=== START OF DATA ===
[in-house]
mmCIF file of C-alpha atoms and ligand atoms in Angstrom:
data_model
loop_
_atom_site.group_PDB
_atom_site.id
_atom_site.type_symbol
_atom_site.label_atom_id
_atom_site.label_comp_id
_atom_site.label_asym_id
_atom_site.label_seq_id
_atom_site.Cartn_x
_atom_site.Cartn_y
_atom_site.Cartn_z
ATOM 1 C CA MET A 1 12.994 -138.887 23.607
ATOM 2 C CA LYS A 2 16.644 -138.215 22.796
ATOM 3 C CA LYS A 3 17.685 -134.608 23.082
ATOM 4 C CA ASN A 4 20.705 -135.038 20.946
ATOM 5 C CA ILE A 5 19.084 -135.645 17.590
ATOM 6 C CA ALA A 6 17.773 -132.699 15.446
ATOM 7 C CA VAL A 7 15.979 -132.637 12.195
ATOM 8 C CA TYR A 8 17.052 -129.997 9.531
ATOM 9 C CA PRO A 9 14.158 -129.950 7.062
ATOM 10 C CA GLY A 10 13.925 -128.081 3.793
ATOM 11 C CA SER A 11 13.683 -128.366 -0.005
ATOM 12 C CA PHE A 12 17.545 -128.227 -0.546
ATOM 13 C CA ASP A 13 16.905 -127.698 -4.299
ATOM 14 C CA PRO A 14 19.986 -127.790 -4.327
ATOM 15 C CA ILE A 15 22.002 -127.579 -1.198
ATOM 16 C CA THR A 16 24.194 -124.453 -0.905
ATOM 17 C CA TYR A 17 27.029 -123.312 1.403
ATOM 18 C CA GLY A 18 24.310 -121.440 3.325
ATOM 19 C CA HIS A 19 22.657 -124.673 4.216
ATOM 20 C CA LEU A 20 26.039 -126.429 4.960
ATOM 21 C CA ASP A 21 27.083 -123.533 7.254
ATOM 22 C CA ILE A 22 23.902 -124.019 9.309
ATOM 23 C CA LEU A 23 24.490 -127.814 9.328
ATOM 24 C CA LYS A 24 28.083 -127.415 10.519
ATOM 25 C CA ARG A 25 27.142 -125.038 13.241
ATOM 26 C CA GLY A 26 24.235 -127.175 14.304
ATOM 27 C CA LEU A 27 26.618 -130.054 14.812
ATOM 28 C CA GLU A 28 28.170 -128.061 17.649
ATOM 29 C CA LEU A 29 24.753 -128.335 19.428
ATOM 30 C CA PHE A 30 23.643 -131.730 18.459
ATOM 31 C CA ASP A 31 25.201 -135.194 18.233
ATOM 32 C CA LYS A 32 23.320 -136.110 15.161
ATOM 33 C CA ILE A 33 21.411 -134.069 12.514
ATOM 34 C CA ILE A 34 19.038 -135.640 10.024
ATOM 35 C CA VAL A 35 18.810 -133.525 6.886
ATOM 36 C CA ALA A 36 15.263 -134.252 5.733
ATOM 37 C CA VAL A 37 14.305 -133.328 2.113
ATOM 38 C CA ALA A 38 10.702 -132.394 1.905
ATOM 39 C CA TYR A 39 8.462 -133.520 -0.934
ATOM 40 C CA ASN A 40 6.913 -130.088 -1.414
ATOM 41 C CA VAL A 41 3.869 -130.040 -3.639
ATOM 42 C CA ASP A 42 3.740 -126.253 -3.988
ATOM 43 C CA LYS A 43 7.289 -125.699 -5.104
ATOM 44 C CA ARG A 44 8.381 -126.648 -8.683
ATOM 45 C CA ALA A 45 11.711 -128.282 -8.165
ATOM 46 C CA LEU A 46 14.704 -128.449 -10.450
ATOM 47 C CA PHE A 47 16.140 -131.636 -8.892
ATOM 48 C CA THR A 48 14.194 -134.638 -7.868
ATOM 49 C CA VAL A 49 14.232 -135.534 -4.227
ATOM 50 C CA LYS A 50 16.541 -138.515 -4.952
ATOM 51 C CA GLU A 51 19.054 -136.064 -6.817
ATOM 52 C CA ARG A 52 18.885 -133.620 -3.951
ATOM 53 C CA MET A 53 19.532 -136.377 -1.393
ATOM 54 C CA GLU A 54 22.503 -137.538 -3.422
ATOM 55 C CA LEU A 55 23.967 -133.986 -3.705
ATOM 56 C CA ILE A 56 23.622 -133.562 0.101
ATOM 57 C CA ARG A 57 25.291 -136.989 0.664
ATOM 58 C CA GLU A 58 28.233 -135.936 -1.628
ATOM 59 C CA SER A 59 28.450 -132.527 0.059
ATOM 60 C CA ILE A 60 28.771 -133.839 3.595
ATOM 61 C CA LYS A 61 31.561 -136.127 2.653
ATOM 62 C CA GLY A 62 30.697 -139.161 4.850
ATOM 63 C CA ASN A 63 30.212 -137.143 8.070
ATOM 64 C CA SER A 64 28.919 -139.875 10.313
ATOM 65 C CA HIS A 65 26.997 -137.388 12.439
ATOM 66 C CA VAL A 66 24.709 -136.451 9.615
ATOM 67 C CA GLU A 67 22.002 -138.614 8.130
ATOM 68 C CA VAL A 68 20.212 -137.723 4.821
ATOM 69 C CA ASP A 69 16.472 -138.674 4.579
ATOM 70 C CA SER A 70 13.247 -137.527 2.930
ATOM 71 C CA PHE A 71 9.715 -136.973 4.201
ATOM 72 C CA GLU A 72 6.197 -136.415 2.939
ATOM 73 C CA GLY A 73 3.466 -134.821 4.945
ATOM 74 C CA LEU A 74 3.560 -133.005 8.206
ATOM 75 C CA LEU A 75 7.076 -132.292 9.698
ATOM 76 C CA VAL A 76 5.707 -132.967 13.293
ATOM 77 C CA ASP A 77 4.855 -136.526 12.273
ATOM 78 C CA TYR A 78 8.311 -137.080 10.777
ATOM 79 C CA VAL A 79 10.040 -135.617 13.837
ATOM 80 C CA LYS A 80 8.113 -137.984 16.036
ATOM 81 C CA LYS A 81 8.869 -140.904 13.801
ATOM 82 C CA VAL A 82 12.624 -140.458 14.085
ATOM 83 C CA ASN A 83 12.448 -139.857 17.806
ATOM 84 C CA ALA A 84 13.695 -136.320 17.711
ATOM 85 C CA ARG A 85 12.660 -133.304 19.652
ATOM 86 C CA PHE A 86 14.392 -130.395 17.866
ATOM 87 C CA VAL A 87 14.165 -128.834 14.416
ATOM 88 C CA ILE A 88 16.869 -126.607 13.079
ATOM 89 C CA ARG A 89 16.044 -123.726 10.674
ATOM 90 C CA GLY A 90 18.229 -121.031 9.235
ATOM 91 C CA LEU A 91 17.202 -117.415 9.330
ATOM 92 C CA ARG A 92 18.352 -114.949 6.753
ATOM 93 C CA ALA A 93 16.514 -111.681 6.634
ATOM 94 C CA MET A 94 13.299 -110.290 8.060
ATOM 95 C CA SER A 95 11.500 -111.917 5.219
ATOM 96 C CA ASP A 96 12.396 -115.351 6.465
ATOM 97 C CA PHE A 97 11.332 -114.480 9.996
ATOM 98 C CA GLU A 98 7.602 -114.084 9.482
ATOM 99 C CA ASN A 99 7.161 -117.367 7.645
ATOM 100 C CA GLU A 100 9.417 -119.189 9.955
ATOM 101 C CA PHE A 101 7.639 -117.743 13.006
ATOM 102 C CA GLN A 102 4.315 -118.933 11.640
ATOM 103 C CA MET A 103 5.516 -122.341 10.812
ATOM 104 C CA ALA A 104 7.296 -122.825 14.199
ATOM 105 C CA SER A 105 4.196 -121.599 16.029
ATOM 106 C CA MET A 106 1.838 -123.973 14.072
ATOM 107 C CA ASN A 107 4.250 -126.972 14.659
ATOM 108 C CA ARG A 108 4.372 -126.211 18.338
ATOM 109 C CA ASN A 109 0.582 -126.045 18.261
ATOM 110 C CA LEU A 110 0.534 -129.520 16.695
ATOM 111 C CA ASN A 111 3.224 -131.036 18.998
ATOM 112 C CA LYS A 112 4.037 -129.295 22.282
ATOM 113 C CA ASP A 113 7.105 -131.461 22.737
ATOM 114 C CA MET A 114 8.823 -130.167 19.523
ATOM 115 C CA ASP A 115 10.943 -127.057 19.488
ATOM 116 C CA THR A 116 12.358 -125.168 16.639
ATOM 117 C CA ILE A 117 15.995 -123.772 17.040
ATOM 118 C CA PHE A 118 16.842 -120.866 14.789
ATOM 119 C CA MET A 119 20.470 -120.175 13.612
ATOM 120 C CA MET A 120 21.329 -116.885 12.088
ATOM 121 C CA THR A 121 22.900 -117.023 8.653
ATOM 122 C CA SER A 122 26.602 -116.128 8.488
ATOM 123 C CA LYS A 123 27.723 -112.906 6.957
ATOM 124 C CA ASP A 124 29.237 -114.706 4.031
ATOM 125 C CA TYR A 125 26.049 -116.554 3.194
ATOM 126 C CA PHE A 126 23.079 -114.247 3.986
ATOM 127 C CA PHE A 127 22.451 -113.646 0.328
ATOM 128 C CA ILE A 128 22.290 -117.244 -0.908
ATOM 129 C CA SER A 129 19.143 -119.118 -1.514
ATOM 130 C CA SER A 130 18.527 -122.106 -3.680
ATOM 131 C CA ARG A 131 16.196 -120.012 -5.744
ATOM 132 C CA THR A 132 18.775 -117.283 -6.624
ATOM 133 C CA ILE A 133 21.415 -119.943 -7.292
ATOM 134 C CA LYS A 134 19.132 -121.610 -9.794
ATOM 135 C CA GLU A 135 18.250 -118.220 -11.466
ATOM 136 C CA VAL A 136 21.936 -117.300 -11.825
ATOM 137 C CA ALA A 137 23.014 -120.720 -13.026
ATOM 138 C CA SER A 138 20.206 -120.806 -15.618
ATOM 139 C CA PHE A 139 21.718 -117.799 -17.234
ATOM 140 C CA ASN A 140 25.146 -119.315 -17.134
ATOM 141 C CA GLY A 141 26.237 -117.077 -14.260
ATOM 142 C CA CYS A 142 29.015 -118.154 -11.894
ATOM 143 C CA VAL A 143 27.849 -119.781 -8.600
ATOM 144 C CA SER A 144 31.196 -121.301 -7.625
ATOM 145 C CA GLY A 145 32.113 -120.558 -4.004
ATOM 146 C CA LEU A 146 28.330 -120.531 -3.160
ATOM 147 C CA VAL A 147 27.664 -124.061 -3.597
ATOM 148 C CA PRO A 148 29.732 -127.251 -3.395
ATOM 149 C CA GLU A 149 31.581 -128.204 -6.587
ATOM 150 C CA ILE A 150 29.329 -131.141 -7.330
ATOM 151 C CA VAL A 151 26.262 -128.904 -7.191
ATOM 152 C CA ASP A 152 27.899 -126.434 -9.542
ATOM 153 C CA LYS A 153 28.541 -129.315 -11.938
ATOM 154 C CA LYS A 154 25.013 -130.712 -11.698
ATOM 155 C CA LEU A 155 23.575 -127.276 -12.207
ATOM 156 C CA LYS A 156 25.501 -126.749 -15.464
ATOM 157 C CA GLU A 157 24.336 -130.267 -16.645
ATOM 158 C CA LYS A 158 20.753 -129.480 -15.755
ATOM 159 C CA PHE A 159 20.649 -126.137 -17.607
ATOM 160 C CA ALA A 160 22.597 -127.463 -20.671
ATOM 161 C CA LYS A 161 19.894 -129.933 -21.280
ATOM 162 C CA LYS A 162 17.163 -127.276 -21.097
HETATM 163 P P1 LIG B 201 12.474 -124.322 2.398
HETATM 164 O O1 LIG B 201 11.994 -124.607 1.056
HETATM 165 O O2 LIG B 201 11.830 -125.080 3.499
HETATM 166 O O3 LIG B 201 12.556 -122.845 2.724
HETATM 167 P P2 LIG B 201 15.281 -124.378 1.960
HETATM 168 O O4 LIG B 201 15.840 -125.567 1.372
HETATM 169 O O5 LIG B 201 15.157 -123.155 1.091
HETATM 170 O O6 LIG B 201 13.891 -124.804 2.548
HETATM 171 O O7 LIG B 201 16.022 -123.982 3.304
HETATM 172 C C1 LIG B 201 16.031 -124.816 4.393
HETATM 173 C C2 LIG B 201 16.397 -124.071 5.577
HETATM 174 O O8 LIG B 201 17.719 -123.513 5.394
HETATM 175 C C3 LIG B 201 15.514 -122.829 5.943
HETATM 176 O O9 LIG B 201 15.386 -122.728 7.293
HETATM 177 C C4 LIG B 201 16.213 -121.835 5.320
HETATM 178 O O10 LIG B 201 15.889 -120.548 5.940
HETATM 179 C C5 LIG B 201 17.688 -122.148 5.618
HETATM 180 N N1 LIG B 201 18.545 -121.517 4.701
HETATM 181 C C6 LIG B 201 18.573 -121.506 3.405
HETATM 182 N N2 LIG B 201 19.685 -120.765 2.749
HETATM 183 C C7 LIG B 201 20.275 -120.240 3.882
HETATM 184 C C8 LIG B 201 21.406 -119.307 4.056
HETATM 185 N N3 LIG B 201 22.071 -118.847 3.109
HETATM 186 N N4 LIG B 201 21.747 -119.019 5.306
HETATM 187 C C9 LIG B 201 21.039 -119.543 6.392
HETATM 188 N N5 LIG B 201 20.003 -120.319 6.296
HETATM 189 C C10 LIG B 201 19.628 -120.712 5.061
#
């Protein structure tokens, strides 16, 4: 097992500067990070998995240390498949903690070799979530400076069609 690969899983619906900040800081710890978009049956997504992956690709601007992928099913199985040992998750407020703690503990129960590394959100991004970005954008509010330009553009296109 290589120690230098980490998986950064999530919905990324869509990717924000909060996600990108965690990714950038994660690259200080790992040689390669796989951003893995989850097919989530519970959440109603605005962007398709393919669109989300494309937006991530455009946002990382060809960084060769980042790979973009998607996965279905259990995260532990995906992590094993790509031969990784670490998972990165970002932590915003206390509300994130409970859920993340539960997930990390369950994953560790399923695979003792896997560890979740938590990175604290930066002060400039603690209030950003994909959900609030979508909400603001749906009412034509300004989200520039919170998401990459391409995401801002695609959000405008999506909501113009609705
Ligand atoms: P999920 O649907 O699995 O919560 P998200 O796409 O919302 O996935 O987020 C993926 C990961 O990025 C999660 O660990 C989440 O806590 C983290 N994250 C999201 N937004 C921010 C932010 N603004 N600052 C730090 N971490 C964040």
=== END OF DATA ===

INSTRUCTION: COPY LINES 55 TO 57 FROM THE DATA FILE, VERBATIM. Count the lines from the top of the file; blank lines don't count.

ATOM 41 C CA VAL A 41 3.869 -130.040 -3.639
ATOM 42 C CA ASP A 42 3.740 -126.253 -3.988
ATOM 43 C CA LYS A 43 7.289 -125.699 -5.104